Economists Expect Accelerating U.S. Inflation in February

Headline inflation in the United States likely increased at a strong pace in February, but economists are split on whether this data will push the Federal Reserve to raise interest rates again next week following the collapse of two major banks, Silicon Valley Bank in California and Signature Bank in New York.

According to a Reuters poll, the Consumer Price Index (CPI) likely rose by 0.4% in February, following a 0.5% increase in January. It would make February’s year-over-year increase in the CPI the lowest it’s been since September 2021, at 6.0%. During the year that ended in January, the CPI increased by 6.4%.

On Tuesday (March 14), the Labor Department will release the consumer price index. Economists expect to see inflation speed up due to a rise in prices of used motor vehicles and high rental housing costs.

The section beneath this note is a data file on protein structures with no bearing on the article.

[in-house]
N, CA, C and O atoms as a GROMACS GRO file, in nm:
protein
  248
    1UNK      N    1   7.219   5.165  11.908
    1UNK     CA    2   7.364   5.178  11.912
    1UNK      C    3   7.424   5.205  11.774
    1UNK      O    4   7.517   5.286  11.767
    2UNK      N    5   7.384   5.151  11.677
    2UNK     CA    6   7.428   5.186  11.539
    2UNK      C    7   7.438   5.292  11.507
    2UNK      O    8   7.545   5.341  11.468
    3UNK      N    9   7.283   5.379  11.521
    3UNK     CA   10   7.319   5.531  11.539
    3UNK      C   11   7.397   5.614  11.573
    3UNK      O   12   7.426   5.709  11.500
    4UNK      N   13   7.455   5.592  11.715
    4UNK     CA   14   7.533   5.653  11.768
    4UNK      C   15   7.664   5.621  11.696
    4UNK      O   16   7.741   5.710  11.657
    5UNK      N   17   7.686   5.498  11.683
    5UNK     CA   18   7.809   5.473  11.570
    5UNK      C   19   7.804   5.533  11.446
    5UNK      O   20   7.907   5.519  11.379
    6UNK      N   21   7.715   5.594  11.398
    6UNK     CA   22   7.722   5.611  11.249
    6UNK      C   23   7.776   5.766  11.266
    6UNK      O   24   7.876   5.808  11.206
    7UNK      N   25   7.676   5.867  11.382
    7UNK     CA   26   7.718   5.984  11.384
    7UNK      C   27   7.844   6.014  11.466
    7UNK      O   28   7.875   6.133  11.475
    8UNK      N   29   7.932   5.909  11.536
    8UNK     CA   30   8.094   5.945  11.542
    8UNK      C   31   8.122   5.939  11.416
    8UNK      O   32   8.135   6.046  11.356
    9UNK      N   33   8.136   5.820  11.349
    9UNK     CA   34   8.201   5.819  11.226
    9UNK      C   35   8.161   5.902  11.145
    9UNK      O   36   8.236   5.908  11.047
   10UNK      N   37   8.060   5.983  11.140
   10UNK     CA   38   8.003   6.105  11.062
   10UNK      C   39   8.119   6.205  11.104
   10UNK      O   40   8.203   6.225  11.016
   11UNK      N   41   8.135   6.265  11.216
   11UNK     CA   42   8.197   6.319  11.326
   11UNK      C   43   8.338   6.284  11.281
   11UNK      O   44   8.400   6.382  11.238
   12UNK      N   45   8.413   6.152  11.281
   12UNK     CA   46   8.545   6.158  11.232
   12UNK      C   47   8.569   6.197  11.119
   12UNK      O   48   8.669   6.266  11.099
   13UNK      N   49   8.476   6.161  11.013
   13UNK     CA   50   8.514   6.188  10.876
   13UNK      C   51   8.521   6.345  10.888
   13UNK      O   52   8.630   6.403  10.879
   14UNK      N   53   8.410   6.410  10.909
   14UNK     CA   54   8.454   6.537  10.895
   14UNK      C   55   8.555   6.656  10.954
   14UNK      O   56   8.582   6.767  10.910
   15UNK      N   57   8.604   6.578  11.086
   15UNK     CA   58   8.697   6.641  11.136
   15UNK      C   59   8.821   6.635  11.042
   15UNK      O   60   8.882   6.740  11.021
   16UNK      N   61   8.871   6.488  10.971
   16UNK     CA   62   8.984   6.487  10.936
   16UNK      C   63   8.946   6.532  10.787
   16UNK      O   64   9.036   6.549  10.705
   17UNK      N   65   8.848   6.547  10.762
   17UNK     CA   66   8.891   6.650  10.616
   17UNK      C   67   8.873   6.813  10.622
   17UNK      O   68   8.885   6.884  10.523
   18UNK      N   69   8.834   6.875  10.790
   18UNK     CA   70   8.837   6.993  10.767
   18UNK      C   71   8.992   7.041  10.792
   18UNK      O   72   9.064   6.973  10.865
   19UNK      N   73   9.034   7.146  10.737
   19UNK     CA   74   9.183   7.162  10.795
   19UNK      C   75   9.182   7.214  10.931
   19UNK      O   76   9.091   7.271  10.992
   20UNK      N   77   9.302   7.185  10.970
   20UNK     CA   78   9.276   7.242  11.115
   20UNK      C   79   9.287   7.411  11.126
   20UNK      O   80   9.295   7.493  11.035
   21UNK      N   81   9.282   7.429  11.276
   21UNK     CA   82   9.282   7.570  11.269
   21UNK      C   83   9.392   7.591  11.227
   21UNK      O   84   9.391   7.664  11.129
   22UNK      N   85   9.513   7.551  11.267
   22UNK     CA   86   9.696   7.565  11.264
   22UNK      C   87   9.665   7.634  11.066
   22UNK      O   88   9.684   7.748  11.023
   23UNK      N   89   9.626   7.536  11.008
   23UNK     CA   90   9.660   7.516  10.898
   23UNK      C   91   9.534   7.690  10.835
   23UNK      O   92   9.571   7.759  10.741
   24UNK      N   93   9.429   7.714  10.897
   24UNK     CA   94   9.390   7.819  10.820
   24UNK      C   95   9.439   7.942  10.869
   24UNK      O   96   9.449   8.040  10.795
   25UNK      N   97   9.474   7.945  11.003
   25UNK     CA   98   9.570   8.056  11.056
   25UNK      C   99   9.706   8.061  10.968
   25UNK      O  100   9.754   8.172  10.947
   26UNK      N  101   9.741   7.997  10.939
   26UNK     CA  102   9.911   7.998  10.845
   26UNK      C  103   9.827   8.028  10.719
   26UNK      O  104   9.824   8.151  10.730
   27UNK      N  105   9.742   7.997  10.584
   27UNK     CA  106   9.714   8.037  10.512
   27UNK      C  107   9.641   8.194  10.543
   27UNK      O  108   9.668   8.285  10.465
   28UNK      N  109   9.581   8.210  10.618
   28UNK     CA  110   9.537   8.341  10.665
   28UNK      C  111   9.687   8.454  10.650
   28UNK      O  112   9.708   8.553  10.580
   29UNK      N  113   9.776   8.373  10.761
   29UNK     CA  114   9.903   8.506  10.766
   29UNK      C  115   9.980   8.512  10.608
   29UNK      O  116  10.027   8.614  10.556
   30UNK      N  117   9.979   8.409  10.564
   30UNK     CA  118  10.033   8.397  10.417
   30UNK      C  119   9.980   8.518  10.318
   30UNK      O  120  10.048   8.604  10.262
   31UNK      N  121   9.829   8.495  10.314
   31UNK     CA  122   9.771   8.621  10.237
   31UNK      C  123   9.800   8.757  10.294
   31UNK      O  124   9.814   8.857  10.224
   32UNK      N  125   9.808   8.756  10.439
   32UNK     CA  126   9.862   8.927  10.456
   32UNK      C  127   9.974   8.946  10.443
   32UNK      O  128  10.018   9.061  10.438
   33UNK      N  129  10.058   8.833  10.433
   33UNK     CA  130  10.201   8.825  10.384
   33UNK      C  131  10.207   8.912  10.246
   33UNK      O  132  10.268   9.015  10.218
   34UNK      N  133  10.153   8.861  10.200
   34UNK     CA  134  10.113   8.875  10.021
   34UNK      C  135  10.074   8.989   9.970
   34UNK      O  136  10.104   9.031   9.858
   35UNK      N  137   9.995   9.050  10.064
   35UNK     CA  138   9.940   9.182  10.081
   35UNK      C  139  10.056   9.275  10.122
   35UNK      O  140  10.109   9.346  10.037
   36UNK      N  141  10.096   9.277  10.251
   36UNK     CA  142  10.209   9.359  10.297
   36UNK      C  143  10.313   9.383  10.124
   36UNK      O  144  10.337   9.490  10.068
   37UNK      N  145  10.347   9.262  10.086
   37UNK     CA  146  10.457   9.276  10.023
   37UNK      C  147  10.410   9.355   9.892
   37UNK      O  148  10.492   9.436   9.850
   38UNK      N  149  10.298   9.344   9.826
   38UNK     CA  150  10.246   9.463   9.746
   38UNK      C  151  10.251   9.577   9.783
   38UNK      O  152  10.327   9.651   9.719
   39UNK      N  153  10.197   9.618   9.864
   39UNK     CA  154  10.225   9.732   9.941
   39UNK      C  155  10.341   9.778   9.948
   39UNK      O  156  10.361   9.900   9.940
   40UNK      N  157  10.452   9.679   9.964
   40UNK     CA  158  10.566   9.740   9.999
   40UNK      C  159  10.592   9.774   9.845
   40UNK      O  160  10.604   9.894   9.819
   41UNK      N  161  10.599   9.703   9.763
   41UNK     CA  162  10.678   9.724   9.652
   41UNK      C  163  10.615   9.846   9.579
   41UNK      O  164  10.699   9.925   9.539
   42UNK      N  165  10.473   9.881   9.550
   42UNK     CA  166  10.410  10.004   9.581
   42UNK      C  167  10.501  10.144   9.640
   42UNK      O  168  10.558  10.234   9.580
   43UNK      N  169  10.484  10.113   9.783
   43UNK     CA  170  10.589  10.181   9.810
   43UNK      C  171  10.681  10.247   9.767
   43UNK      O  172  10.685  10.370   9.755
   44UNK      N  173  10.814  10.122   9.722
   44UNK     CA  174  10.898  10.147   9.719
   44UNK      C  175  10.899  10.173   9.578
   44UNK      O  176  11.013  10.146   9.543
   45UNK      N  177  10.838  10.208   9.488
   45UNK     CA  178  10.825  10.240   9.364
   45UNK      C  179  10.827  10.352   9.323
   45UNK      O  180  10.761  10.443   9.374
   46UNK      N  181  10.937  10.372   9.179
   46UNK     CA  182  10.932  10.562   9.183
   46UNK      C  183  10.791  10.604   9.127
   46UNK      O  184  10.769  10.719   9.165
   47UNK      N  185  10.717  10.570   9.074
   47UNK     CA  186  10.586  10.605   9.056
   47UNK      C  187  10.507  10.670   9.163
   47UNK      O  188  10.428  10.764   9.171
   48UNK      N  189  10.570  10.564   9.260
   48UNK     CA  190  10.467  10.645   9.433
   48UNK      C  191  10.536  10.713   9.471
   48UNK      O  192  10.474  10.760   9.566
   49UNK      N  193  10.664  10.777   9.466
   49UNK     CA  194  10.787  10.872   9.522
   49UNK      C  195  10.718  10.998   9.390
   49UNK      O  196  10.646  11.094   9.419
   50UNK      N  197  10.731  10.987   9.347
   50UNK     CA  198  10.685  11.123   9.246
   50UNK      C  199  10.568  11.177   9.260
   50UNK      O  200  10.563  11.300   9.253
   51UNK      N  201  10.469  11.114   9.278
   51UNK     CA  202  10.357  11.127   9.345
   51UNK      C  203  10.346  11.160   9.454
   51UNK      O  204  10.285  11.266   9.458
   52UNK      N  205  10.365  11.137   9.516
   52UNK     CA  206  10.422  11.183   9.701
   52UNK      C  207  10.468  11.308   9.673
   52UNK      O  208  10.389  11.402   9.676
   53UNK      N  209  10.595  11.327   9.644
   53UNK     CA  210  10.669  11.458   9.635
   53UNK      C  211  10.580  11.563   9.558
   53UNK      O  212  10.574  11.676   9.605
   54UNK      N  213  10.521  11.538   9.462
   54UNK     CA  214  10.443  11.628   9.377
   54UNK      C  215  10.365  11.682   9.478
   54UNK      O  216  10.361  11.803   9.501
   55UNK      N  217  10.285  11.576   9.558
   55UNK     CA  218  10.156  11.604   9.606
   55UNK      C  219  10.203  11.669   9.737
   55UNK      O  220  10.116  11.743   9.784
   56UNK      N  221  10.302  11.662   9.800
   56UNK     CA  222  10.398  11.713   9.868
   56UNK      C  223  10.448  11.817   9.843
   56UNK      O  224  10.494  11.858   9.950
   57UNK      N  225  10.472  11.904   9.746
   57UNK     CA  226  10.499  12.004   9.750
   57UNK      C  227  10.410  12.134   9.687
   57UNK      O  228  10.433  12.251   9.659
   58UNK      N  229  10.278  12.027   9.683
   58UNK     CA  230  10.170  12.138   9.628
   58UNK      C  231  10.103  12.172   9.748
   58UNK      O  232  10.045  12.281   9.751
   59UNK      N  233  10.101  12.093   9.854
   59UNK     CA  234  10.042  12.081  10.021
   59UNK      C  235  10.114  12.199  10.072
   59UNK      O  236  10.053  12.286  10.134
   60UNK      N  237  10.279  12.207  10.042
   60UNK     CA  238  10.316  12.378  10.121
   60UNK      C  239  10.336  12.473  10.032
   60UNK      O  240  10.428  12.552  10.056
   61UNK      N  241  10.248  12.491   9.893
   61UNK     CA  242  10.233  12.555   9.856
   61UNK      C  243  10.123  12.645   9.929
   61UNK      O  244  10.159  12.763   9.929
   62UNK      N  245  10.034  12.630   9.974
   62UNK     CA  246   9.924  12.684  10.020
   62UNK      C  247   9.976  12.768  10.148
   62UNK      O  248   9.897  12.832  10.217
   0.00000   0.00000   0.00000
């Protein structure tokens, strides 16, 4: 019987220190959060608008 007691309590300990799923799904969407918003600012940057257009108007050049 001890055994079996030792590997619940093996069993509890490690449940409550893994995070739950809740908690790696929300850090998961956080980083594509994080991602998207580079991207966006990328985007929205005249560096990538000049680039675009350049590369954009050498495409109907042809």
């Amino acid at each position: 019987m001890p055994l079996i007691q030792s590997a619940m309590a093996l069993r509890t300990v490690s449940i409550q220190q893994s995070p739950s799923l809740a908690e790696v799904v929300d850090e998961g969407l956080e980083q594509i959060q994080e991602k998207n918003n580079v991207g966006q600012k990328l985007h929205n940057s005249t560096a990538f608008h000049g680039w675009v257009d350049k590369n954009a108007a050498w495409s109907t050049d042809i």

However, following the failures of Silicon Valley Bank in California and Signature Bank in New York, which led regulators to take emergency measures to restore trust in the banking system, economists are divided on whether the Fed would raise interest rates at its upcoming meeting on March 21-22.

Expectations for Fed’s rate hikes shrunk from a possibility of a 50 bps rate hike in March to none as of Monday. A 25 bps increase seems certain with the odds of 98.2% and a slight chance of no hike at 1.8%, according to the CME FedWatch Tool.

However, the momentum swung wildly in just 24 hours as the odds on Tuesday for a 25 bps rate hike in March shrunk from 98.2% to 68.6% and the probability for a no hike rose to 31.4%.